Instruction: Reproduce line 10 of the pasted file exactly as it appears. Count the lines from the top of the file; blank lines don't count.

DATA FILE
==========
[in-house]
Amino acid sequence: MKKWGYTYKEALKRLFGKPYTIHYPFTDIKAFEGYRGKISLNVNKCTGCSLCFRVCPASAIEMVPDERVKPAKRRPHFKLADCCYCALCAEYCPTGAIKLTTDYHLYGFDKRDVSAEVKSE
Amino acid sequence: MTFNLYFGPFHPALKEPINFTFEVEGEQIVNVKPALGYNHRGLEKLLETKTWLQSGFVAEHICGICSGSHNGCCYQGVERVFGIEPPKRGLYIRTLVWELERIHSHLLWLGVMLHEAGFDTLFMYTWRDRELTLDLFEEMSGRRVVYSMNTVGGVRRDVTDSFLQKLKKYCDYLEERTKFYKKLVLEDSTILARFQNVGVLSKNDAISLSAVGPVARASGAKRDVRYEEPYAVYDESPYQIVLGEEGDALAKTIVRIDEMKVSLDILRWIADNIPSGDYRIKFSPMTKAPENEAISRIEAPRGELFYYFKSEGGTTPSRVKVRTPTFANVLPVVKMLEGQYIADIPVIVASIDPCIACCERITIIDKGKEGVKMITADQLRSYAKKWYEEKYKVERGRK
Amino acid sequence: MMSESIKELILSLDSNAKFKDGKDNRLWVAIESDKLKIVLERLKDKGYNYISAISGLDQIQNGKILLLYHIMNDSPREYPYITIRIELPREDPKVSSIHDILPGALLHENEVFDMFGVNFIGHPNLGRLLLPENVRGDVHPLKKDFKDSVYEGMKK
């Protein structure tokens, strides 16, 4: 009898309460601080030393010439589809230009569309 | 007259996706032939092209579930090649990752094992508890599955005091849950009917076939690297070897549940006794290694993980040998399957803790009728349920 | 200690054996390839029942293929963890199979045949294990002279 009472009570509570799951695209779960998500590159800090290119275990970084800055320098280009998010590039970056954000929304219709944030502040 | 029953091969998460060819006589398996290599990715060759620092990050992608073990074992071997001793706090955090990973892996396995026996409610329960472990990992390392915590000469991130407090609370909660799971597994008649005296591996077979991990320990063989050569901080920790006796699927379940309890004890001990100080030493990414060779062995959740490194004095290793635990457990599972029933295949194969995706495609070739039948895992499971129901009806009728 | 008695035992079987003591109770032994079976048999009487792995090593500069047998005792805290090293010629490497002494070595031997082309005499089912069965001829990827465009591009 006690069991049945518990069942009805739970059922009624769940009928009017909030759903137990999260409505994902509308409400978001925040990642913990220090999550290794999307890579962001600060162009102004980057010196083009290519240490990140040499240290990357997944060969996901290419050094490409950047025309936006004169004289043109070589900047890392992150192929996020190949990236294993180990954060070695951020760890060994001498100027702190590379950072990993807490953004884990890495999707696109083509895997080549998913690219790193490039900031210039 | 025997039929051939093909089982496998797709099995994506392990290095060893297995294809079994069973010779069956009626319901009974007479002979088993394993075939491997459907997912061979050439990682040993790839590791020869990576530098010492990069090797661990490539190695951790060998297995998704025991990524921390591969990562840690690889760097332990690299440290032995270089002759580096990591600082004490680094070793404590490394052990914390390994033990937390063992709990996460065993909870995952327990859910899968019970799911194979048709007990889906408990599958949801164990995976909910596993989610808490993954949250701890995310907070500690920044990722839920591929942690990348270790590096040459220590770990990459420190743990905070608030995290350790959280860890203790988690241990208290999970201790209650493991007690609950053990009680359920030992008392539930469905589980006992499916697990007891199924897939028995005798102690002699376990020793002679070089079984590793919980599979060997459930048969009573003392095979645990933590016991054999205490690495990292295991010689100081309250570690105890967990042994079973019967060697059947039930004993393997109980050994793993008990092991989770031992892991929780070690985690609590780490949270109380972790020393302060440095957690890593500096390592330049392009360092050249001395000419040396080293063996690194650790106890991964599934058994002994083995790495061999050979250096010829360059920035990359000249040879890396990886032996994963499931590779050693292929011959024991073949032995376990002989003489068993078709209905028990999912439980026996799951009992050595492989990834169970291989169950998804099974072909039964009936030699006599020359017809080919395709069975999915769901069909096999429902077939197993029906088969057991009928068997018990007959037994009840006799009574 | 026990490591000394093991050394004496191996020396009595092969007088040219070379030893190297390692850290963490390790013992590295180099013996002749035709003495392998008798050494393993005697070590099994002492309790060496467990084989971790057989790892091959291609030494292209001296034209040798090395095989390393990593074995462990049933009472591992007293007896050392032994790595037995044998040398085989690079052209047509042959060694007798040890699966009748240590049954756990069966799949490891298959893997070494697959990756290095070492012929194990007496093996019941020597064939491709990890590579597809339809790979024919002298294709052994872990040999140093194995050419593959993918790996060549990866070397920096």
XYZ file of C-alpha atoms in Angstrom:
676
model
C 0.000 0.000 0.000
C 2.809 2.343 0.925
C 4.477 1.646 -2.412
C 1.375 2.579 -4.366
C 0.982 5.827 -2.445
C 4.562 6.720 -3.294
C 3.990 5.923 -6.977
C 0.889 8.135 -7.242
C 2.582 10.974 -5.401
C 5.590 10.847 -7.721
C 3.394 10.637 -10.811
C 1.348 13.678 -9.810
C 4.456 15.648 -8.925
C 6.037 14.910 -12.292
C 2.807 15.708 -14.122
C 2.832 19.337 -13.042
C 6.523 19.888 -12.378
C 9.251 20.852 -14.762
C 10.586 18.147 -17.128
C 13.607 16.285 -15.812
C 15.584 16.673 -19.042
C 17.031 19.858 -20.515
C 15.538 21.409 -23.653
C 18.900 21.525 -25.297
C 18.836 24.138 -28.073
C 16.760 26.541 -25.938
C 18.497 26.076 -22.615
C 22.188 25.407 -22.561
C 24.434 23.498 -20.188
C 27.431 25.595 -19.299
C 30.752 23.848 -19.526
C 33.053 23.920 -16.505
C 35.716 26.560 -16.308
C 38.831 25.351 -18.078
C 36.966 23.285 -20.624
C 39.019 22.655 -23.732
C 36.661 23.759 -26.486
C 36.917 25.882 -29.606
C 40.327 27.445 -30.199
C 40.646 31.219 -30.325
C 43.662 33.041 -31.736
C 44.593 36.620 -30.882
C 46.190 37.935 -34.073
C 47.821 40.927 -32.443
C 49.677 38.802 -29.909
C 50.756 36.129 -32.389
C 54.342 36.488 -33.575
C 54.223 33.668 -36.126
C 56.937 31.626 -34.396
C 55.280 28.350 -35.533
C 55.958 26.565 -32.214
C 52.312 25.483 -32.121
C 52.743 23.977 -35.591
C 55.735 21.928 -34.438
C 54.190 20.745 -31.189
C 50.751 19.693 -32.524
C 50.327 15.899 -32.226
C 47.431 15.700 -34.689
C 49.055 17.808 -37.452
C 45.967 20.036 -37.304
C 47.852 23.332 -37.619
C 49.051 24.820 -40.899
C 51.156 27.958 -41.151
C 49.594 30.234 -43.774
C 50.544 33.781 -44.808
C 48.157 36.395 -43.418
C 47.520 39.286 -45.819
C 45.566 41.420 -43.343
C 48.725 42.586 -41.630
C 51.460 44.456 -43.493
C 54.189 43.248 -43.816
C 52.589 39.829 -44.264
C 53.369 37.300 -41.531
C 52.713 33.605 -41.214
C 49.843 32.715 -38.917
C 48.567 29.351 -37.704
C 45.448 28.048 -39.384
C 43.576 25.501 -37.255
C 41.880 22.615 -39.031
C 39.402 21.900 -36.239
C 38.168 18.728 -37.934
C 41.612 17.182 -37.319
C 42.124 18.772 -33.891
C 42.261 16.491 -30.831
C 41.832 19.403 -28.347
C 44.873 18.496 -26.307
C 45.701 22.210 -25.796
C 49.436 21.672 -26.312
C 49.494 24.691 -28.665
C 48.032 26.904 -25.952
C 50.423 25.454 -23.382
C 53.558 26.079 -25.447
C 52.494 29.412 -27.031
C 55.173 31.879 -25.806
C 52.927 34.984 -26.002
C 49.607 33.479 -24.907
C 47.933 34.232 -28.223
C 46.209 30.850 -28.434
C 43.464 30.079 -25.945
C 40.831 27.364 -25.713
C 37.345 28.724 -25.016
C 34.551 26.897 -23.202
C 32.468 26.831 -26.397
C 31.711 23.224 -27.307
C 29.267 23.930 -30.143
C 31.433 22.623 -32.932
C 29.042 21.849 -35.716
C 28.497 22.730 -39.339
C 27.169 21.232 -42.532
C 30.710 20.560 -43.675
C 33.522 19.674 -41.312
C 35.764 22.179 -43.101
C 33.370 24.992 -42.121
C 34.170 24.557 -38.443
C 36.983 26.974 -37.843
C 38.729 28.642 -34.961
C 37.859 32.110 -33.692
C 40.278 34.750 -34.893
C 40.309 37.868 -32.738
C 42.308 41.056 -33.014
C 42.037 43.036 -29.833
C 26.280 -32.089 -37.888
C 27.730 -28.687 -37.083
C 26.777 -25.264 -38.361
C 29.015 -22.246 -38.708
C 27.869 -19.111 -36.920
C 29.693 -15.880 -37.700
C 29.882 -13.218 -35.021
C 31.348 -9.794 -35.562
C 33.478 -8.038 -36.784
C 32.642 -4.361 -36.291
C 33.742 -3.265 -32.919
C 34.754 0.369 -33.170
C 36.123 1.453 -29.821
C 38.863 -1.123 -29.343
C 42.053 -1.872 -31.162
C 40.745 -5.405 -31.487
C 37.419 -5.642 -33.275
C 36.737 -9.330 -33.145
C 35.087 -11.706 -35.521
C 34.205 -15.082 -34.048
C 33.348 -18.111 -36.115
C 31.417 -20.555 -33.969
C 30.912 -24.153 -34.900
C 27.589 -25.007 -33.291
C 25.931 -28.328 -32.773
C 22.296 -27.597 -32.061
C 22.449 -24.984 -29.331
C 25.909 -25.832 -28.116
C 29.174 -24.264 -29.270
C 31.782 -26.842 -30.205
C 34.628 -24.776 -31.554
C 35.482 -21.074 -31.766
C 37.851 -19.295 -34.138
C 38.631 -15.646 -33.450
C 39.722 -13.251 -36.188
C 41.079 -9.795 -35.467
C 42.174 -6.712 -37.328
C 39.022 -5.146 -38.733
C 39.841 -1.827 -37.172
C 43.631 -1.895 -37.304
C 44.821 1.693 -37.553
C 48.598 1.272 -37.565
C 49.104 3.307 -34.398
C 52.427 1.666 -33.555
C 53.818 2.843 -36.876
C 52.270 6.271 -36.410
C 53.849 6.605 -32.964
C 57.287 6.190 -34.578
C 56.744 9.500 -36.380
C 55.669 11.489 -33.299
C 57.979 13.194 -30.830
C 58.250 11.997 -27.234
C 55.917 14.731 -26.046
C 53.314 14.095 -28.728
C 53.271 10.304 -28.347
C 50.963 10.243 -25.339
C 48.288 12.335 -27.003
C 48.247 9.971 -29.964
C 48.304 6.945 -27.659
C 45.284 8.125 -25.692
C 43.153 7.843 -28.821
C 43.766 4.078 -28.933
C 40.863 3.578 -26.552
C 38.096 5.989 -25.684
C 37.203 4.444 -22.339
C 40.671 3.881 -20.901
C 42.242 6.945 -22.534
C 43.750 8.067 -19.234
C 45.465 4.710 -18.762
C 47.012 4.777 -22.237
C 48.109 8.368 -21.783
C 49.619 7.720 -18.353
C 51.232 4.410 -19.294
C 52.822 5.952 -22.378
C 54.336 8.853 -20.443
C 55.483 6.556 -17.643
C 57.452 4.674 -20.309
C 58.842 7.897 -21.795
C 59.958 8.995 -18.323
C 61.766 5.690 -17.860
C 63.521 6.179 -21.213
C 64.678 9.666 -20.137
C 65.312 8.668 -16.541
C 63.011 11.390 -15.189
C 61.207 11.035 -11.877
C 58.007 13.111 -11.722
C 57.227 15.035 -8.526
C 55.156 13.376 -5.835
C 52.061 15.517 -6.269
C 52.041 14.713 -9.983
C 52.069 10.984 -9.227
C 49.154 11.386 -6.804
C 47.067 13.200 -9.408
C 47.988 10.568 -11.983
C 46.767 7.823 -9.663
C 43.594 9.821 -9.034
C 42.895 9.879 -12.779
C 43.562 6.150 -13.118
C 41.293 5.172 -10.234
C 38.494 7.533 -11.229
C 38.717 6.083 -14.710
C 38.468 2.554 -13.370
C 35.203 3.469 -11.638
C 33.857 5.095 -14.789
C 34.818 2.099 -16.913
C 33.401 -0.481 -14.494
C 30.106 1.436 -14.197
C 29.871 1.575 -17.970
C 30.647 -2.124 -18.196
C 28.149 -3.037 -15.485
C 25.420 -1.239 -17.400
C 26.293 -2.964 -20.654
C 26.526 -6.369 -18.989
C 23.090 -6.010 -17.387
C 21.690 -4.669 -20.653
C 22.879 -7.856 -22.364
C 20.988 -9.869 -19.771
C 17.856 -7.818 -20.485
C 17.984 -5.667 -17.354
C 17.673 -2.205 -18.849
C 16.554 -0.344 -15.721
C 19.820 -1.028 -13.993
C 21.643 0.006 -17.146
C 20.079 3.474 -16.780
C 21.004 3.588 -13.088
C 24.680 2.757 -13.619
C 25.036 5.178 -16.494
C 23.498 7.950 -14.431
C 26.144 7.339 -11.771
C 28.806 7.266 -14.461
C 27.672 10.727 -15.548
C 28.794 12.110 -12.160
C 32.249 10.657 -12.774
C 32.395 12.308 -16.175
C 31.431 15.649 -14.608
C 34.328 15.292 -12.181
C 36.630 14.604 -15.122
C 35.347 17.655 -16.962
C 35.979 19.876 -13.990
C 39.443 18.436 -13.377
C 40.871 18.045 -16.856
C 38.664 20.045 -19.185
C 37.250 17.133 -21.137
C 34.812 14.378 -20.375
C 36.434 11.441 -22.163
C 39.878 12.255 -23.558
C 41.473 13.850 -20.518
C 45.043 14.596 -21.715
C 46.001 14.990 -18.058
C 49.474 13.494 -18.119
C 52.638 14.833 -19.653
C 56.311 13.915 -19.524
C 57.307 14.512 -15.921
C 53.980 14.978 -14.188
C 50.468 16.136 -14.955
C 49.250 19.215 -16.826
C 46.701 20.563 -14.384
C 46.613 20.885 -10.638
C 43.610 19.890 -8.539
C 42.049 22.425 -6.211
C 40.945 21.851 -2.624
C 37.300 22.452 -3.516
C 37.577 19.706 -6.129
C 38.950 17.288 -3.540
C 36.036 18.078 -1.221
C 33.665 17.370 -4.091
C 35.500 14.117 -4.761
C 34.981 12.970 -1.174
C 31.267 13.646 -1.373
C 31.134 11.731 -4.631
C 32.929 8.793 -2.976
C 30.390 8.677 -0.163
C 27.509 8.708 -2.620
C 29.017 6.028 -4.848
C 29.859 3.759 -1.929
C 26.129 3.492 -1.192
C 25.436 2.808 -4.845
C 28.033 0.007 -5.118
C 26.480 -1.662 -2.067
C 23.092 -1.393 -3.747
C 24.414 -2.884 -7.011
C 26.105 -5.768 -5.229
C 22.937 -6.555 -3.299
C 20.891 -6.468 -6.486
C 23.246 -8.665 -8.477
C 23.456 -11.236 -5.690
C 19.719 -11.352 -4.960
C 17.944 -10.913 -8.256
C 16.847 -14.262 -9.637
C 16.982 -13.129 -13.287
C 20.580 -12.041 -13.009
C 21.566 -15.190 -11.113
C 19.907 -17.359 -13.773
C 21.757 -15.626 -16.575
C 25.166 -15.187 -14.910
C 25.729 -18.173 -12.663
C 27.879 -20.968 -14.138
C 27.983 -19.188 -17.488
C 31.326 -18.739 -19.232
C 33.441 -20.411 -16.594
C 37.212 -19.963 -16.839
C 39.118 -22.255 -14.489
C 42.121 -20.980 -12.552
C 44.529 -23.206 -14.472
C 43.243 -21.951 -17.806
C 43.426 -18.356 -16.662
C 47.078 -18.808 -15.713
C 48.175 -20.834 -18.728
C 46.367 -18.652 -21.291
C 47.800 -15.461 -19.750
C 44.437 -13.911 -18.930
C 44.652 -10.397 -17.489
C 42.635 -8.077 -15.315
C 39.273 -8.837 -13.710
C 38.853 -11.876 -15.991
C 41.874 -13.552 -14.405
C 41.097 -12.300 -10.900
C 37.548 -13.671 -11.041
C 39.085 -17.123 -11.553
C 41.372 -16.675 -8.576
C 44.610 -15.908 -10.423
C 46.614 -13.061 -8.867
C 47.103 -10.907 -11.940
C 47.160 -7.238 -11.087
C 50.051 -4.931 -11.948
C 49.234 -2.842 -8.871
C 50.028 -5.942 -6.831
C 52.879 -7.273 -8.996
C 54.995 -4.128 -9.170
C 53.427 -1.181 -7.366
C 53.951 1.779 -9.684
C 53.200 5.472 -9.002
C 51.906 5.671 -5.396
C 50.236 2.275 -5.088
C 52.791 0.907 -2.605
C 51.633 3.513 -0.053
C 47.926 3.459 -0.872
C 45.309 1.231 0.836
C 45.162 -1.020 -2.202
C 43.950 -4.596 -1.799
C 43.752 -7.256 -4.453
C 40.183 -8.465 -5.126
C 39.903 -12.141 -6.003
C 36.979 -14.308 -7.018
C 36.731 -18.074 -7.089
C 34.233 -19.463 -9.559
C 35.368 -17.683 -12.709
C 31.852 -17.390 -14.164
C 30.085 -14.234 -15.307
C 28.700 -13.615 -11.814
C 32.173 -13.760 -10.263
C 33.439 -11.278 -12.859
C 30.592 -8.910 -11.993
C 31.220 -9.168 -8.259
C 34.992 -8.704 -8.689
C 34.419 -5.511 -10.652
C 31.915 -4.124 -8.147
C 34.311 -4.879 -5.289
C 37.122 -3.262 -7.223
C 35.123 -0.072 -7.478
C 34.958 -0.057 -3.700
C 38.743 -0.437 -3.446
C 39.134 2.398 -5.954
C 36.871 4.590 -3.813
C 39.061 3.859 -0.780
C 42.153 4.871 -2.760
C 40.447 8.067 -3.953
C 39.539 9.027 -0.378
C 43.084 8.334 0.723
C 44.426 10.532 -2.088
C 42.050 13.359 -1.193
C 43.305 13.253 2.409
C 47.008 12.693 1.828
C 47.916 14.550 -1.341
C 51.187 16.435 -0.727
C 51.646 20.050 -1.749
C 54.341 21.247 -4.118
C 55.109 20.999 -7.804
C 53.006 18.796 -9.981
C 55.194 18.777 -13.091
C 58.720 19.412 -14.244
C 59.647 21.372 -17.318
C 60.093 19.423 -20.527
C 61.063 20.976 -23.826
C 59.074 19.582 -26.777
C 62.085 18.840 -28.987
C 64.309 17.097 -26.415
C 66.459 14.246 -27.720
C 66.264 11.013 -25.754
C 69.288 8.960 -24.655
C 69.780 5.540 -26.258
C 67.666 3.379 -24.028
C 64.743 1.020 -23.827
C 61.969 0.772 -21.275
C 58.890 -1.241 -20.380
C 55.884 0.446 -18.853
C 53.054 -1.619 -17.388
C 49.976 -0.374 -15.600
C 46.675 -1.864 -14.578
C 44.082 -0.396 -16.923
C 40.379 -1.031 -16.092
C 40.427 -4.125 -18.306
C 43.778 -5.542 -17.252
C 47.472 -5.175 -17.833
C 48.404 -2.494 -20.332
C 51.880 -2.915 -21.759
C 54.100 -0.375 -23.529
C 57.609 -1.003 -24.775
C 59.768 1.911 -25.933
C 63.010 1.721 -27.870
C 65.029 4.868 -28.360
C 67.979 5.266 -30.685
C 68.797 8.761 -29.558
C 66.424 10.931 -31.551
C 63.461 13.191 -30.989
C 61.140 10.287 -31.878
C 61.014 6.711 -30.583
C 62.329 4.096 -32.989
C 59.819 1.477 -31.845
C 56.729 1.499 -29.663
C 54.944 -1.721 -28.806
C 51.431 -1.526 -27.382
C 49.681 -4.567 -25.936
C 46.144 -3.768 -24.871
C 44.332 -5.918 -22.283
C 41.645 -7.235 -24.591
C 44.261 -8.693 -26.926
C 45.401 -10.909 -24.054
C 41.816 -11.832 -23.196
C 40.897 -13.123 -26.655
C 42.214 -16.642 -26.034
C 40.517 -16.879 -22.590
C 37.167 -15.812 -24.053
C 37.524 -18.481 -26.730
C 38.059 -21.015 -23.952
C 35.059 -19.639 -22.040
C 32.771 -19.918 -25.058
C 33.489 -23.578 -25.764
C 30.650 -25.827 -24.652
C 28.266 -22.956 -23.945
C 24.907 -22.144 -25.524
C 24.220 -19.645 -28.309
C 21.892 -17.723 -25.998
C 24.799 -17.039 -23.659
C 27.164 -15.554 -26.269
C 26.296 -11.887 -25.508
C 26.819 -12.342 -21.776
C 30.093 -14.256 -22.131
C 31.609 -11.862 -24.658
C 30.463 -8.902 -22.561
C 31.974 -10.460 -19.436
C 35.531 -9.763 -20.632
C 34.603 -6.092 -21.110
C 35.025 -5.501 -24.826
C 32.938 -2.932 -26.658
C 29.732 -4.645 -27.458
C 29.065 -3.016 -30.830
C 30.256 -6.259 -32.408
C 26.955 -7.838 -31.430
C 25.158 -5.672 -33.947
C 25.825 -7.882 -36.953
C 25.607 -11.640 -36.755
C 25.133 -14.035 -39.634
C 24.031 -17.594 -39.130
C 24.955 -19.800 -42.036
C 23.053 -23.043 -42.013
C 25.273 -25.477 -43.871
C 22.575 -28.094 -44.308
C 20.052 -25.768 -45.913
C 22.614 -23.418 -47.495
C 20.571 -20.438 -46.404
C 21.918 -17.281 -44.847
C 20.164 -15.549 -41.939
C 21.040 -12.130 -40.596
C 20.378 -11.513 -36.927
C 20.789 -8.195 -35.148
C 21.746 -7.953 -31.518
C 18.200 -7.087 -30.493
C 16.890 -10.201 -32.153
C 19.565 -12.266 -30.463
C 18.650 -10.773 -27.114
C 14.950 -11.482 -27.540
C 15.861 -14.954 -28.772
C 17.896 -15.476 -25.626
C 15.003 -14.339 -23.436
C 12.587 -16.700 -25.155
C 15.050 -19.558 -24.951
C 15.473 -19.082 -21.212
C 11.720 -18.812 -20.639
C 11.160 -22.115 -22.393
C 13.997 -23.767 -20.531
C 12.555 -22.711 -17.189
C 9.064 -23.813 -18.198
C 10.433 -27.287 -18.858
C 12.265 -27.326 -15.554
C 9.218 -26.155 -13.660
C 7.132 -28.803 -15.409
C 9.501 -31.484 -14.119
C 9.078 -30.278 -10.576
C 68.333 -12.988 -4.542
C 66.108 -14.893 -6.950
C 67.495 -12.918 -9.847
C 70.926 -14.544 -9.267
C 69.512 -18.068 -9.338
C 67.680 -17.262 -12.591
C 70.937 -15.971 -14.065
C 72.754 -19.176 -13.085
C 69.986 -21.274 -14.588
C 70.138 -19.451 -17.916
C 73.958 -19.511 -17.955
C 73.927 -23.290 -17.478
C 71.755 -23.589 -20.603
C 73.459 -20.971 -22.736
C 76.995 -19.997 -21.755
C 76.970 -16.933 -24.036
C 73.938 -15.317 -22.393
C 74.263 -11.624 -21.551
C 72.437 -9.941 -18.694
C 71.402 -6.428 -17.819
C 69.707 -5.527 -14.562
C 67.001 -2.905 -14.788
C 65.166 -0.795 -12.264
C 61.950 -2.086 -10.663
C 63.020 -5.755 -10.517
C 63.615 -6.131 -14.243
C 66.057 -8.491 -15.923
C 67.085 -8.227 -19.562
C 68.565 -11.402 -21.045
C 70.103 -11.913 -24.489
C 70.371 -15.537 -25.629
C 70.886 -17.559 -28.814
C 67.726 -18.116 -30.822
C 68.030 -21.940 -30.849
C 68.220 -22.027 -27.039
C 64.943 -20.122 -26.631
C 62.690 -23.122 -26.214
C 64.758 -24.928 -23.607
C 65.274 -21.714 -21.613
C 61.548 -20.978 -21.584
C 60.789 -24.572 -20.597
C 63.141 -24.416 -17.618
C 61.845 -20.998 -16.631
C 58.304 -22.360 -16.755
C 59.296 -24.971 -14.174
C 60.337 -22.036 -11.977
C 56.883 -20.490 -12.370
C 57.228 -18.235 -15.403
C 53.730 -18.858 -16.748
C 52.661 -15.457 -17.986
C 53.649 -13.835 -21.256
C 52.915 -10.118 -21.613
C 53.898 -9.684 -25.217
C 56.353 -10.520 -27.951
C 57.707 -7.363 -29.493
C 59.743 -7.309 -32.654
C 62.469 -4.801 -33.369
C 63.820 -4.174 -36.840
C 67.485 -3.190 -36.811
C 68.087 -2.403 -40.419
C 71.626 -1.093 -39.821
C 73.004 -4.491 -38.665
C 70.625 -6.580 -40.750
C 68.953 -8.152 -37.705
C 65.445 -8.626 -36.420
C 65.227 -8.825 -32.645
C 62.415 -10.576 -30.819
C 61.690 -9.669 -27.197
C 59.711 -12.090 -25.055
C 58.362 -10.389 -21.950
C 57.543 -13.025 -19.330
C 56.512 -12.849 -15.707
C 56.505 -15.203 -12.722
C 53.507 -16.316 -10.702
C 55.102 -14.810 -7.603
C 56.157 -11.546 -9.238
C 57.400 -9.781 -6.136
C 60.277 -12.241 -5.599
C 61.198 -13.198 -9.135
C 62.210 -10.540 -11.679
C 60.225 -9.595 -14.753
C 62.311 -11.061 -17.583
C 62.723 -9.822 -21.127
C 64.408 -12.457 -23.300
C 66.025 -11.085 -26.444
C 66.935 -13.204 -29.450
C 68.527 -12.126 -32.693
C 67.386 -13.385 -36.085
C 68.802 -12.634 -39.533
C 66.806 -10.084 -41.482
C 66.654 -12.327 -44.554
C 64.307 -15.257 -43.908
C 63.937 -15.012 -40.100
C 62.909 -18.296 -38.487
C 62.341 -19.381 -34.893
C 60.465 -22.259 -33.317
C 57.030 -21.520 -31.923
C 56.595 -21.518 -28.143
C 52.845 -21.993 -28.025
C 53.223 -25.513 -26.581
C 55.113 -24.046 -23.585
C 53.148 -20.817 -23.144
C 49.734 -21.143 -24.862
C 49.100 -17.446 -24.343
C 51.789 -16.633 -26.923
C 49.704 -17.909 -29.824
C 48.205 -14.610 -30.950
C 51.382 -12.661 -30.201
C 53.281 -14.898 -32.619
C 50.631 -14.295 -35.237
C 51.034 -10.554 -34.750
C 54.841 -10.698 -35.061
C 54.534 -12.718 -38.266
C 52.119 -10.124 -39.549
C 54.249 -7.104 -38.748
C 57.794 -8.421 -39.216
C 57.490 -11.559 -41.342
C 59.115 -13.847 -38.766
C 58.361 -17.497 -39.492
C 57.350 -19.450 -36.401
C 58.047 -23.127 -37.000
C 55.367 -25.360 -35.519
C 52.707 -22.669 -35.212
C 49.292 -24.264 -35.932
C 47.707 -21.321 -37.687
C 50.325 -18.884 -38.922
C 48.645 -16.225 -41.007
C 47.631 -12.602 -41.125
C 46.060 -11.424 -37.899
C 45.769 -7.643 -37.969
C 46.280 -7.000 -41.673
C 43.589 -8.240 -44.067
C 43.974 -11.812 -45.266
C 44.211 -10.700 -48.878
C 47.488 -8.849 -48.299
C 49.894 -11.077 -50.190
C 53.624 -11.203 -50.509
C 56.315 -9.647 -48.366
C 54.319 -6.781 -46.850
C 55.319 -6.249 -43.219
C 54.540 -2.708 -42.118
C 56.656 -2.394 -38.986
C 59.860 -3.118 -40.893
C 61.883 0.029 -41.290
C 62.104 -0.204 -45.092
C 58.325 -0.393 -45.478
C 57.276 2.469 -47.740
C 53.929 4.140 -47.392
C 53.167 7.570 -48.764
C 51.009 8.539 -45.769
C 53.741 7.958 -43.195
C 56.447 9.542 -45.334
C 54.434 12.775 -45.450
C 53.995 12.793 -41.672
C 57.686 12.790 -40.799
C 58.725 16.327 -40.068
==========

C 2.809 2.343 0.925